Memorial Day is for remembering those fallen in battle (or at least during active war.) There is also Veterans Day on November 11, which honors those who served–living or dead. Then there is the lesser known Armed Services Day which unofficially honors those currently serving in the military.
Most years there are Ceremonies at Arlington National Cemetery dating back to 1868. The Tomb of the Unknown Soldier is more often a location of ceremony on November 11th Veterans day. There are also ceremonies most years at the Vietnam War Memorial.
Memorial Day and Cars
This site exists to provide useful information to car enthusiasts and commuters, but we’ve been huge supporters of veterans since the beginning.
If we ignore the obvious Memorial Day connection to cars–the massive sales that go on that weekend–we are left with parades. You can ride a horse or march in a procession down a parade route but one of the most stylish, and easy on the feet, ways to participate in a parade is to ride in a convertible car with it’s top down.
Many parades involve floats which are motorized vehicles built onto a frame and motor. Some floats are decorated tractors, trucks or even golf carts. Most are purpose built. Most parade floats are self propelled although some are towed, usually by tractor or horse. Of course the goal of a float is to give the illusion that it’s floating on the surface street like a ship on the sea (hence the name). Therefore the vehicle is entirely covered by some kind of decoration.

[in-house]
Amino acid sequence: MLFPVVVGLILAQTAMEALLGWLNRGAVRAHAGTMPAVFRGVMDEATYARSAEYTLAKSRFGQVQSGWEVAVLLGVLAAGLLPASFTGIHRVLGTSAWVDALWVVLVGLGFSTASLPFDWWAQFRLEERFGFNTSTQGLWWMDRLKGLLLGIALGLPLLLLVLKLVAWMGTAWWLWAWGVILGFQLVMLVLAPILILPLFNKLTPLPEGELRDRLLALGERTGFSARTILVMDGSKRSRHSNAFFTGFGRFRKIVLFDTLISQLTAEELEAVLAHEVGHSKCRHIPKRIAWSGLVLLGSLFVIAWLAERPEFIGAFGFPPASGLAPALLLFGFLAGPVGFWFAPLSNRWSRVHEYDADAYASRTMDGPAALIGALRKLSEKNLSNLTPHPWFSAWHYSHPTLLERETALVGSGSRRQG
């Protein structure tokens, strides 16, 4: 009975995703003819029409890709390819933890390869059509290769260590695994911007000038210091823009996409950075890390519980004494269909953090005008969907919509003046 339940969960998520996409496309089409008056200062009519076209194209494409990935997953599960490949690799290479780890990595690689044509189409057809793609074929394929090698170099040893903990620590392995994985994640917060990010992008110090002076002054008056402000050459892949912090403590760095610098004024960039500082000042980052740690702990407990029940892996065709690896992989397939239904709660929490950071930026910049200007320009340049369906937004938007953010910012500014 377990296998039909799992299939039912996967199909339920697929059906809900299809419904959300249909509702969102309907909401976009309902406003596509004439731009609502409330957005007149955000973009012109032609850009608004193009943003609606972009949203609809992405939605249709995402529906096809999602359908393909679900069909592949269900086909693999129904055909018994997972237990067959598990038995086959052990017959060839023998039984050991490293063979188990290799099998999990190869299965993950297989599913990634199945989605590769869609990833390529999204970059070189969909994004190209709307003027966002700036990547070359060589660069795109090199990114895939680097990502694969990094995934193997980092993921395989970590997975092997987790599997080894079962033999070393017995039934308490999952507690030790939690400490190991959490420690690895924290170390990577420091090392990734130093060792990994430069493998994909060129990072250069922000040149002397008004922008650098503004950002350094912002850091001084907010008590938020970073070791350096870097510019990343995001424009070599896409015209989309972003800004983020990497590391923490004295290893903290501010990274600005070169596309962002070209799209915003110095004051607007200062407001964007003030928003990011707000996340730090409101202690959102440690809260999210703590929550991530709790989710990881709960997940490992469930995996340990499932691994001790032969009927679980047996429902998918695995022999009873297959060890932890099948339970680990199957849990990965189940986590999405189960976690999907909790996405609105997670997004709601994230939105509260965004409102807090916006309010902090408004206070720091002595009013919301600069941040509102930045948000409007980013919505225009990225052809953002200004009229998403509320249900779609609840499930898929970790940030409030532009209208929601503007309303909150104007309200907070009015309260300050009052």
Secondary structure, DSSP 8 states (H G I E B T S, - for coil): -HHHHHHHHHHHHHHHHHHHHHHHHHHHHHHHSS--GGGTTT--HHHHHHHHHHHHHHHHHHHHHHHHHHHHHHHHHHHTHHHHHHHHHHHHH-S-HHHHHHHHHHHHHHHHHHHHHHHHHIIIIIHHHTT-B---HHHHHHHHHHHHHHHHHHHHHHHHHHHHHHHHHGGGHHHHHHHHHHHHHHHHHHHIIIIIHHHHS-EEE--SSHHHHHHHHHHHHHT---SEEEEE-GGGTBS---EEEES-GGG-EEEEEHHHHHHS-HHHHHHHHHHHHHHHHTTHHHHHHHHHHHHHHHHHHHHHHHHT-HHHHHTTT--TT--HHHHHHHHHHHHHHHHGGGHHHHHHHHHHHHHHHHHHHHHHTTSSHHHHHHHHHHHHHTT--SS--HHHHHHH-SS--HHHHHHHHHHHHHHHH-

Regardless of the base vehicle inside the float it must be heavily modified. For one thing, floats don’t need to go fast and do need to go very slow without stalling for long periods of time. So extra gears boxes are often required to make first gear smooth at 2.5 miles per hour. Extra radiators are added so the engine doesn’t overheat running low and slow for several hours. Finally the tires are filled with foam so they wont’ get a flat during the parade.
Many floats are large enough to require a second driver in a second cockpit to steer around blind corners. Also most floats are two level so a deck must be built by welding together steel tubing.
If there are animatronics, like arms or elevators, then hydraulics are employed to make the motion smoother. That means cylinders and pumps all driven off a second engine. You’ll also need a complex array of valves and a computer to control them. You’ll need gauges, manual controls, and of course monitors to see what the animatronics are doing.
Floats are considered moving sculptures and receive permits to use roadways that are event by event specific. Floats must gather in a location near the beginning and end of the route which takes a lot of logistics. Most parade organizers hire professionals to inspect floats prior to their use to avoid injuring an operator, passenger or observer along the route. Of course almost as bad as injury is a breakdown that causes a delay mid route.
As a rule, parade floats aren’t used more than once, although parts are salvaged and reused in future designs. Often floats are viewed before and after the parade in special display locations, before being towed back to the place they were built so they may be dismantled.
There is a National Memorial Day Parade that takes place along Constitution Ave.